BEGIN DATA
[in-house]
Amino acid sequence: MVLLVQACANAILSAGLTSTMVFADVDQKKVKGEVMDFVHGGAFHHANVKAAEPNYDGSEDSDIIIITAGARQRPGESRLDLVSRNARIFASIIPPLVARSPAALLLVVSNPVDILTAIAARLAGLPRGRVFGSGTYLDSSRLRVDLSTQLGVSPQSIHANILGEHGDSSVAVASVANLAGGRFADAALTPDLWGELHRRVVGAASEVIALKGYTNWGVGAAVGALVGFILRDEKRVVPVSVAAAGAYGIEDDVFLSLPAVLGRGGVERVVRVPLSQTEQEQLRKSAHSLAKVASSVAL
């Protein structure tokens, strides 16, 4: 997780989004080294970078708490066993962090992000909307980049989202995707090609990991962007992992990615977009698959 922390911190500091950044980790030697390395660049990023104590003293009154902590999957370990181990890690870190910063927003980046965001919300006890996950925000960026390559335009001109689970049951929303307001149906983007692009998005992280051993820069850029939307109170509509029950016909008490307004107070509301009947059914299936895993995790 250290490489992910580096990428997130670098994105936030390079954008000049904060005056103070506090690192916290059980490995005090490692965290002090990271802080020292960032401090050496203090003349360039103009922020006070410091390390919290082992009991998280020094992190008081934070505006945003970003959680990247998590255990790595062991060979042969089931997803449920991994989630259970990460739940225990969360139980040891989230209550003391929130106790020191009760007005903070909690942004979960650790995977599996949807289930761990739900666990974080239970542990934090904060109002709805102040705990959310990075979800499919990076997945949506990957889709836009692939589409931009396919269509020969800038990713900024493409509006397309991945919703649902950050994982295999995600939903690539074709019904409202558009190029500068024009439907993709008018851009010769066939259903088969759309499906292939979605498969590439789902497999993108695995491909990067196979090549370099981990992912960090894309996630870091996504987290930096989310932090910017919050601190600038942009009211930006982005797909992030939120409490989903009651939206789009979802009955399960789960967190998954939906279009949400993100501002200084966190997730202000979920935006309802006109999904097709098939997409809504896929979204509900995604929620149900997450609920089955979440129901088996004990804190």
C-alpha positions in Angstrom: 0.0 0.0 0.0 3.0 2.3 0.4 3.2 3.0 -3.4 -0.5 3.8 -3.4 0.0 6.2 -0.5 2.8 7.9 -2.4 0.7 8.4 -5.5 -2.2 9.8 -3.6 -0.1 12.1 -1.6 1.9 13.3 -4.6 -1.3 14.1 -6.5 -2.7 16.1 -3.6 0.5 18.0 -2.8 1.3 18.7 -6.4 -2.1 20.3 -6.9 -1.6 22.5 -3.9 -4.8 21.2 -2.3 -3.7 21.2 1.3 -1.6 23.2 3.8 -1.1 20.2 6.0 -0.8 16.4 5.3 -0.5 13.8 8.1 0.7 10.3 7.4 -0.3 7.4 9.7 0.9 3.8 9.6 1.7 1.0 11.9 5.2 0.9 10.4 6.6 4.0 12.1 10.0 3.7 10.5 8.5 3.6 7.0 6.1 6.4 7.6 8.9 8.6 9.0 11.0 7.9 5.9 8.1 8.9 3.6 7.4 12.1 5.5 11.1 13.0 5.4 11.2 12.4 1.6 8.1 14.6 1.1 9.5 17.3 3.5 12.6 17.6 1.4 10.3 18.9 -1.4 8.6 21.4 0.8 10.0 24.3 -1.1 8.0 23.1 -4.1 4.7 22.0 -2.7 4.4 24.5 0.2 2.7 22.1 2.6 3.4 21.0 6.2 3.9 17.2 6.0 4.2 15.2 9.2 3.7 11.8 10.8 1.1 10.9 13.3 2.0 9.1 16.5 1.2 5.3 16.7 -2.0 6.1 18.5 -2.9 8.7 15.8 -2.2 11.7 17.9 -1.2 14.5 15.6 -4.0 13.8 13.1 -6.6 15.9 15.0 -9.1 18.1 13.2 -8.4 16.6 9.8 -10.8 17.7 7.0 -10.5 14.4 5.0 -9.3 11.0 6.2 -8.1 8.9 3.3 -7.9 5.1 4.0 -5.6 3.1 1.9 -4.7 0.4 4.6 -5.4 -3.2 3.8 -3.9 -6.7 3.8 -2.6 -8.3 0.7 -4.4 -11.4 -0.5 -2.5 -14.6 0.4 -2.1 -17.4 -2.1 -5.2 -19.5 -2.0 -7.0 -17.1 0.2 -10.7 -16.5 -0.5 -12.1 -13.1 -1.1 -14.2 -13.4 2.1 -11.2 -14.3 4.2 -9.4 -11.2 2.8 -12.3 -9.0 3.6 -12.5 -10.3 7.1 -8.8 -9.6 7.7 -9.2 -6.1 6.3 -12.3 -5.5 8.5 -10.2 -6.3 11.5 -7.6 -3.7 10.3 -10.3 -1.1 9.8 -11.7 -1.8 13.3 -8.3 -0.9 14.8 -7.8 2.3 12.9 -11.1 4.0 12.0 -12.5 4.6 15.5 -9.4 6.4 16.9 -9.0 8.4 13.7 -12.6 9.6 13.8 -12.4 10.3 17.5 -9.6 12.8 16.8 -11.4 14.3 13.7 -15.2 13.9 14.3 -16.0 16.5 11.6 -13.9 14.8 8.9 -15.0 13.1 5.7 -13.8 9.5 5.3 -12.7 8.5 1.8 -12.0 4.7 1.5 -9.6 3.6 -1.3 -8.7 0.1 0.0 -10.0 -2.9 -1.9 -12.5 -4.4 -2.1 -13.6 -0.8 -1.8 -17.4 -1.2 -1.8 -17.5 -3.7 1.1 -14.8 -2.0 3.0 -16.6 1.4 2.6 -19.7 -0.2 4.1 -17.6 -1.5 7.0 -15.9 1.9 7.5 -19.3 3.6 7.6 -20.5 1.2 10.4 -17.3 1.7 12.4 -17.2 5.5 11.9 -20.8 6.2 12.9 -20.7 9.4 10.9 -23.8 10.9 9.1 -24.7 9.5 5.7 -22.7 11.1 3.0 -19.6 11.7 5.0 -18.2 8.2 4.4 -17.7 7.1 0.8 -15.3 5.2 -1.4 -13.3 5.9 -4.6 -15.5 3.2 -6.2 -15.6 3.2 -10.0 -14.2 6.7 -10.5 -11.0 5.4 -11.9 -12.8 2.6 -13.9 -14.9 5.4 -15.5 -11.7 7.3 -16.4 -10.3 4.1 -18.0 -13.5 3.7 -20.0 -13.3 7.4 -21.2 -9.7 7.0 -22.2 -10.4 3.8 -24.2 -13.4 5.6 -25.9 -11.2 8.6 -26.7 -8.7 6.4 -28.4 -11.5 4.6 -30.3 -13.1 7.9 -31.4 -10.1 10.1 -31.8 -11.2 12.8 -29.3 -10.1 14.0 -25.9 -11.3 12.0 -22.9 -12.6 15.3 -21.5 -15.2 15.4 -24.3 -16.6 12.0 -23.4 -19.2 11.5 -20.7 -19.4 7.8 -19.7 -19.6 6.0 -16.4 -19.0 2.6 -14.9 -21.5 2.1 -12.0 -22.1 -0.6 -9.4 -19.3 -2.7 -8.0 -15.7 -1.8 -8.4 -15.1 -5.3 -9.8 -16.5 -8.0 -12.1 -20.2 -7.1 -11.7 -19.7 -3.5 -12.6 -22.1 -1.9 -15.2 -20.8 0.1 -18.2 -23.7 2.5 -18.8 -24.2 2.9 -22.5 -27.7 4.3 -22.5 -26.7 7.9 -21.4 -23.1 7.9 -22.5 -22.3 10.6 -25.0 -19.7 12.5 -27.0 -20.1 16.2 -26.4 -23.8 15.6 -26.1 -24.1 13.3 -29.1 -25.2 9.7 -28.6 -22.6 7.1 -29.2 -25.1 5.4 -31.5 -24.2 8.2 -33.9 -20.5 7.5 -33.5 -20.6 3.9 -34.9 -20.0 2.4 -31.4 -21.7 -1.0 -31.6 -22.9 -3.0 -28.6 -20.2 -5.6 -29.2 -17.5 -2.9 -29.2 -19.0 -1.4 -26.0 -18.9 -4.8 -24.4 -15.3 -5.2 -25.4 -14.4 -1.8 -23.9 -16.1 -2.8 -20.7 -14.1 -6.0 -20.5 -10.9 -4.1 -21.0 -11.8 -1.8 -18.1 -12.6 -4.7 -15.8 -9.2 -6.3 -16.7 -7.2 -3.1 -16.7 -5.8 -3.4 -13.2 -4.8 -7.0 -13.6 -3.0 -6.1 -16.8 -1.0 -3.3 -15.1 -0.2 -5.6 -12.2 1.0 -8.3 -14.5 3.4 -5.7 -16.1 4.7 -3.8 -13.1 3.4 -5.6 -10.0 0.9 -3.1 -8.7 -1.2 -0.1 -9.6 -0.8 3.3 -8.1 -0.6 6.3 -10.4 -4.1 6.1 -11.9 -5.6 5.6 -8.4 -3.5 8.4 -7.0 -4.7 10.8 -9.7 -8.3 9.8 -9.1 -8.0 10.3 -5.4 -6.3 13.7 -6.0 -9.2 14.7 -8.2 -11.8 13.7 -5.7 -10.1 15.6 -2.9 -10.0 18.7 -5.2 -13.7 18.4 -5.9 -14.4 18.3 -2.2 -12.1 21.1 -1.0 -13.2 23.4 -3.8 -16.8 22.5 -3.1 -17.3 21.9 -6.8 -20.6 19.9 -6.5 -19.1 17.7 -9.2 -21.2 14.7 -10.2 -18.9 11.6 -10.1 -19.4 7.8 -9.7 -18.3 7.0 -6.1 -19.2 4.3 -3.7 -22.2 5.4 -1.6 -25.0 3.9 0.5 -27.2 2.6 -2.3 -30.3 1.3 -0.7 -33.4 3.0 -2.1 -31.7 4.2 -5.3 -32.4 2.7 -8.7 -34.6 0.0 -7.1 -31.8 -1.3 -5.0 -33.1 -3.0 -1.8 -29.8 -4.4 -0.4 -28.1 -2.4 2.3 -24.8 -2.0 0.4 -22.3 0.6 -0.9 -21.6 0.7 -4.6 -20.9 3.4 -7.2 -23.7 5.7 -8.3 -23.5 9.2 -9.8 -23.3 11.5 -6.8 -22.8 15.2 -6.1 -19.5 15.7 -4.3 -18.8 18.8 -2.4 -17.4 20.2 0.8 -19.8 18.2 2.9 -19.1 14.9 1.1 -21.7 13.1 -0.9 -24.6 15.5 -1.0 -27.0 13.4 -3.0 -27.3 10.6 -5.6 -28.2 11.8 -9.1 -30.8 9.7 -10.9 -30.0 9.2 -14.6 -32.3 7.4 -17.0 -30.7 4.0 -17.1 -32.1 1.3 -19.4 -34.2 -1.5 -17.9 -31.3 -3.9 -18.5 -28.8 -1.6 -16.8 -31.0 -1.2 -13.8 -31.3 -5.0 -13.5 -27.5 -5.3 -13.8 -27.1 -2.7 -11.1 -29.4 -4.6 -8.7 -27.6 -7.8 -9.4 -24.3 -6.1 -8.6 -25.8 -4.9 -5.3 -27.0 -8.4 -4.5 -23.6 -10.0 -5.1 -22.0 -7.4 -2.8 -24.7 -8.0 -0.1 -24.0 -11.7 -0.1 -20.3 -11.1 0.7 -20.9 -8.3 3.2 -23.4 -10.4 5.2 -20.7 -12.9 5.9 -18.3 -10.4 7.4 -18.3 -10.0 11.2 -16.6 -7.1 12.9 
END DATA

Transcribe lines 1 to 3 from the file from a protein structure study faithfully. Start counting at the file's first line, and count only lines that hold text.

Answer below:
[in-house]
Amino acid sequence: MVLLVQACANAILSAGLTSTMVFADVDQKKVKGEVMDFVHGGAFHHANVKAAEPNYDGSEDSDIIIITAGARQRPGESRLDLVSRNARIFASIIPPLVARSPAALLLVVSNPVDILTAIAARLAGLPRGRVFGSGTYLDSSRLRVDLSTQLGVSPQSIHANILGEHGDSSVAVASVANLAGGRFADAALTPDLWGELHRRVVGAASEVIALKGYTNWGVGAAVGALVGFILRDEKRVVPVSVAAAGAYGIEDDVFLSLPAVLGRGGVERVVRVPLSQTEQEQLRKSAHSLAKVASSVAL
């Protein structure tokens, strides 16, 4: 997780989004080294970078708490066993962090992000909307980049989202995707090609990991962007992992990615977009698959 922390911190500091950044980790030697390395660049990023104590003293009154902590999957370990181990890690870190910063927003980046965001919300006890996950925000960026390559335009001109689970049951929303307001149906983007692009998005992280051993820069850029939307109170509509029950016909008490307004107070509301009947059914299936895993995790 250290490489992910580096990428997130670098994105936030390079954008000049904060005056103070506090690192916290059980490995005090490692965290002090990271802080020292960032401090050496203090003349360039103009922020006070410091390390919290082992009991998280020094992190008081934070505006945003970003959680990247998590255990790595062991060979042969089931997803449920991994989630259970990460739940225990969360139980040891989230209550003391929130106790020191009760007005903070909690942004979960650790995977599996949807289930761990739900666990974080239970542990934090904060109002709805102040705990959310990075979800499919990076997945949506990957889709836009692939589409931009396919269509020969800038990713900024493409509006397309991945919703649902950050994982295999995600939903690539074709019904409202558009190029500068024009439907993709008018851009010769066939259903088969759309499906292939979605498969590439789902497999993108695995491909990067196979090549370099981990992912960090894309996630870091996504987290930096989310932090910017919050601190600038942009009211930006982005797909992030939120409490989903009651939206789009979802009955399960789960967190998954939906279009949400993100501002200084966190997730202000979920935006309802006109999904097709098939997409809504896929979204509900995604929620149900997450609920089955979440129901088996004990804190």